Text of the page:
Monday, November 23, 2020
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Buehler Leads Dodgers Over Rays 6-2 for 2-1 Series Lead



Walker Buehler was dominant for Los Angeles. Just like Orel Hershiser during the Dodgers’ last title run.

Buehler struck out 10 in six innings in a pulsating performance, and Los Angeles beat the Tampa Bay Rays 6-2 on Friday night for a 2-1 World Series lead.

Justin Turner homered in the first inning against a surprisingly hittable Charlie Morton, who was chased in the fifth.

Austin Barnes, the Dodgers’ No. 9 hitter and catcher, added a sixth-inning homer against John Curtiss and became just the second player to drive in runs with both a homer and a sacrifice bunt in the same Series game.

Los Angeles overwhelmed Tampa Bay in all phases, leaving the Rays’ scuffling offense with a .206 average and 11 runs in the Series.

Julio Urías, a hard-throwing Mexican left-hander in a Dodgers lineage dating to Fernando Valenzuela, starts Game 4 on Saturday night for the Dodgers, while the Rays string together several relievers that include Ryan Yarbrough.

Thirty-eight of 59 previous teams that won Game 3 for a 2-1 lead went on to take the title.

Justin Turner and Austin Barnes homered for the Dodgers, who have outhomered the Rays 7-4 in the Series and opponents 25-16 in the postseason. Barnes also drove in a run with a squeeze, the second player with RBIs on a bunt and home run in a Series game behind Héctor López of New York Yankees in Game 5 of 1961.

Steely-eyed like Hershiser, who won MVP honors of the 1988 Series, Buehler has supplanted Clayton Kershaw as the Dodgers’ ace. He allowed three of Tampa Bay’s four hits and walked one.

The 26-year-old right-hander has allowed one run in 13 Series innings that include seven scoreless in Game 3 against Boston two years ago. He improved to 2-0 with a 1.80 ERA in four postseason starts that include the win over Atlanta in Game 6 of the NL Championship Series last weekend.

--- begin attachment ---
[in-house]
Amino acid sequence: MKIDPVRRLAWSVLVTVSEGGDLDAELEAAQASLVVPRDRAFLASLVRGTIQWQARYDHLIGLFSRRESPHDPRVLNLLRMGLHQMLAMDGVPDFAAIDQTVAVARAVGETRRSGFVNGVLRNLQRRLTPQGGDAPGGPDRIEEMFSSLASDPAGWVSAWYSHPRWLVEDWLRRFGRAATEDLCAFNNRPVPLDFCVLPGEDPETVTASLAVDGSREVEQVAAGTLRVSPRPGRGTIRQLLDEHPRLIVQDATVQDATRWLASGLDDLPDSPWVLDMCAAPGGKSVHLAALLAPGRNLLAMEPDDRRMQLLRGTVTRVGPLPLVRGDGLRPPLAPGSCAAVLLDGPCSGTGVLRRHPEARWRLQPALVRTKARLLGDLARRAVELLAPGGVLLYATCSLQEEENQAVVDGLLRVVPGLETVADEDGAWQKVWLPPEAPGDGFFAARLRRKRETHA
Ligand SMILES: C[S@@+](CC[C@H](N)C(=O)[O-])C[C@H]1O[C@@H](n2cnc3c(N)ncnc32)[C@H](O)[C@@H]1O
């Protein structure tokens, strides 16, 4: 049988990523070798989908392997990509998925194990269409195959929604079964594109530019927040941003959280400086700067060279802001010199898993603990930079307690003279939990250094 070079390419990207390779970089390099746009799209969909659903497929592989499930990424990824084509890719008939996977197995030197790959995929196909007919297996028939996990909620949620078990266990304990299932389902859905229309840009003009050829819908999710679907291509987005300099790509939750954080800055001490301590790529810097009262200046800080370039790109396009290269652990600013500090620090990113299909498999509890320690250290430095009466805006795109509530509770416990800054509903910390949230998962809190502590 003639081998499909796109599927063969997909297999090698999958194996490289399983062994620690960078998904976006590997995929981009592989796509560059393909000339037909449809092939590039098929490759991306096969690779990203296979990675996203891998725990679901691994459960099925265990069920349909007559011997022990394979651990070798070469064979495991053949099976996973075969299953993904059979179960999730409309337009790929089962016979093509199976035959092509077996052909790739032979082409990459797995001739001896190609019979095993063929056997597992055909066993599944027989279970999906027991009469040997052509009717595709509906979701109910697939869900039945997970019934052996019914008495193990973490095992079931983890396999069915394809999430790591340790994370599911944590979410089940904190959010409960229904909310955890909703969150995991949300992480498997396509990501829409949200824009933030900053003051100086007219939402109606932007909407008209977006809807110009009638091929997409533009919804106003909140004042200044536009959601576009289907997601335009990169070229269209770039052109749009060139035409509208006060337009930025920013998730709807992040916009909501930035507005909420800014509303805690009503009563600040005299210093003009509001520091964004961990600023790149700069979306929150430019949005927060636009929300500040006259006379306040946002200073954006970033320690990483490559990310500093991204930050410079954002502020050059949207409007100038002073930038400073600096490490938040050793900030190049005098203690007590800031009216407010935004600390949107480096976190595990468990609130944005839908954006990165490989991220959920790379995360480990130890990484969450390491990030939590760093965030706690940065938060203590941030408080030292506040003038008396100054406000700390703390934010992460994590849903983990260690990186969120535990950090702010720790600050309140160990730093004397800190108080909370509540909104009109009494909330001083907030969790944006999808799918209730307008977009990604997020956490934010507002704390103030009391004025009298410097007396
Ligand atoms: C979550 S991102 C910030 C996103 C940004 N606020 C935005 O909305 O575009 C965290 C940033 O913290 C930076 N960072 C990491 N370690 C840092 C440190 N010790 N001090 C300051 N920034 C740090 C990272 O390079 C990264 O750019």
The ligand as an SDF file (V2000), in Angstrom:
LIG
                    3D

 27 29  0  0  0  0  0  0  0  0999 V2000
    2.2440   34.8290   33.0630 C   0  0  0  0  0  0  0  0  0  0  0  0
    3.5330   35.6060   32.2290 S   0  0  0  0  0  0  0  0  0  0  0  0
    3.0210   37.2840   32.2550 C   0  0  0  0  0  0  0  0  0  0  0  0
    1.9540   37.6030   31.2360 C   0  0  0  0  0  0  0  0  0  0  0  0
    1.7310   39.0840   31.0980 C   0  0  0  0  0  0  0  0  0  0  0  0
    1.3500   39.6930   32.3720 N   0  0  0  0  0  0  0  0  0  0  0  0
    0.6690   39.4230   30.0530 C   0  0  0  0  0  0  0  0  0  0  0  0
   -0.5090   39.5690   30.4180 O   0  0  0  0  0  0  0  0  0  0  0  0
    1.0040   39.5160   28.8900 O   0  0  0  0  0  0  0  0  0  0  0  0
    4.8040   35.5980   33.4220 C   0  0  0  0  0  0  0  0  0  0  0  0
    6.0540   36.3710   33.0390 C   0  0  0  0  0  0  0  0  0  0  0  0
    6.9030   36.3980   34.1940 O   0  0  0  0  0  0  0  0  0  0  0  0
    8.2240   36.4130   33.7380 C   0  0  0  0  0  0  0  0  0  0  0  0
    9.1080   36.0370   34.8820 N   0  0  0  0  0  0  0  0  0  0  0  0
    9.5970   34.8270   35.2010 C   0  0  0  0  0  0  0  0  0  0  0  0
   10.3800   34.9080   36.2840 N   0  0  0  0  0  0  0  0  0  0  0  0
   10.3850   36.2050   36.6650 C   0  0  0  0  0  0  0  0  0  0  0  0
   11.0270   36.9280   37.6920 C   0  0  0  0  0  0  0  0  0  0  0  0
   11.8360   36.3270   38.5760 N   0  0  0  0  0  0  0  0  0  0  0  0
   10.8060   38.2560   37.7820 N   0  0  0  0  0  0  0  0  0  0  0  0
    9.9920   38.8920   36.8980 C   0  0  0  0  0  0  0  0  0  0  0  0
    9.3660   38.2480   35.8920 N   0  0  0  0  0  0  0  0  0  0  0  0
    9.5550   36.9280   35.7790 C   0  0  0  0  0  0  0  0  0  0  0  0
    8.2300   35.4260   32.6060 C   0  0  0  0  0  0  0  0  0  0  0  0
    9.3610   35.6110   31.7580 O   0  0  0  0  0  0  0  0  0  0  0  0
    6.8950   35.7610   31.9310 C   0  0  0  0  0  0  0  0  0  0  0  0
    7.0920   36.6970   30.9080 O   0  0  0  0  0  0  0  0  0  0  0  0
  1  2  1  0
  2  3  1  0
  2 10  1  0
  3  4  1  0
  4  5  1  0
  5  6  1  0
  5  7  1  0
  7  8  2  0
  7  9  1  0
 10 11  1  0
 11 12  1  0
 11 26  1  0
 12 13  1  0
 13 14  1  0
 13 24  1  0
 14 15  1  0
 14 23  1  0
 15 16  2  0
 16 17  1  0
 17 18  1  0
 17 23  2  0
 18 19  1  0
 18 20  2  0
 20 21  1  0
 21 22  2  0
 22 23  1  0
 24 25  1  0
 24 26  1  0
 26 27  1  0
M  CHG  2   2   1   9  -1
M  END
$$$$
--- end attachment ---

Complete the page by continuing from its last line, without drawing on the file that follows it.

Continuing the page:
“I’ve taken the failures that I’ve had and tried to learn from them a little bit,” Buehler said. “Obviously our team gave me a cushion early so I could be aggressive.”

He started 15 of 21 batters with strikes and threw strikes on 67 of 93 pitches. Buehler didn’t allow a hit until Manuel Margot’s one-out double in the fifth. Willy Adames then drove in Margot with another double.

Tampa Bay’s only other hit off him was Austin Meadows’ leadoff single in the sixth.

“You can see the fastball just pop through the zone,” Rays manager Kevin Cash said. “Other than a few breaking balls here or there, it was very much a there it is, hit it approach. You totally understand and appreciate why he’s so talented. He’s got a really special fastball that gets on hitters and commands it well.”

Rays batters were kept off balance by his mix of 59 four-seam fastballs, 14 knuckle-curves, 12 sliders and eight cut fastballs. He became the first pitcher in the Series with 10 or more strikeouts in six or fewer innings, part of analytic changes in modern baseball that have led to shorter starter outings in an era of vastly increased whiffs.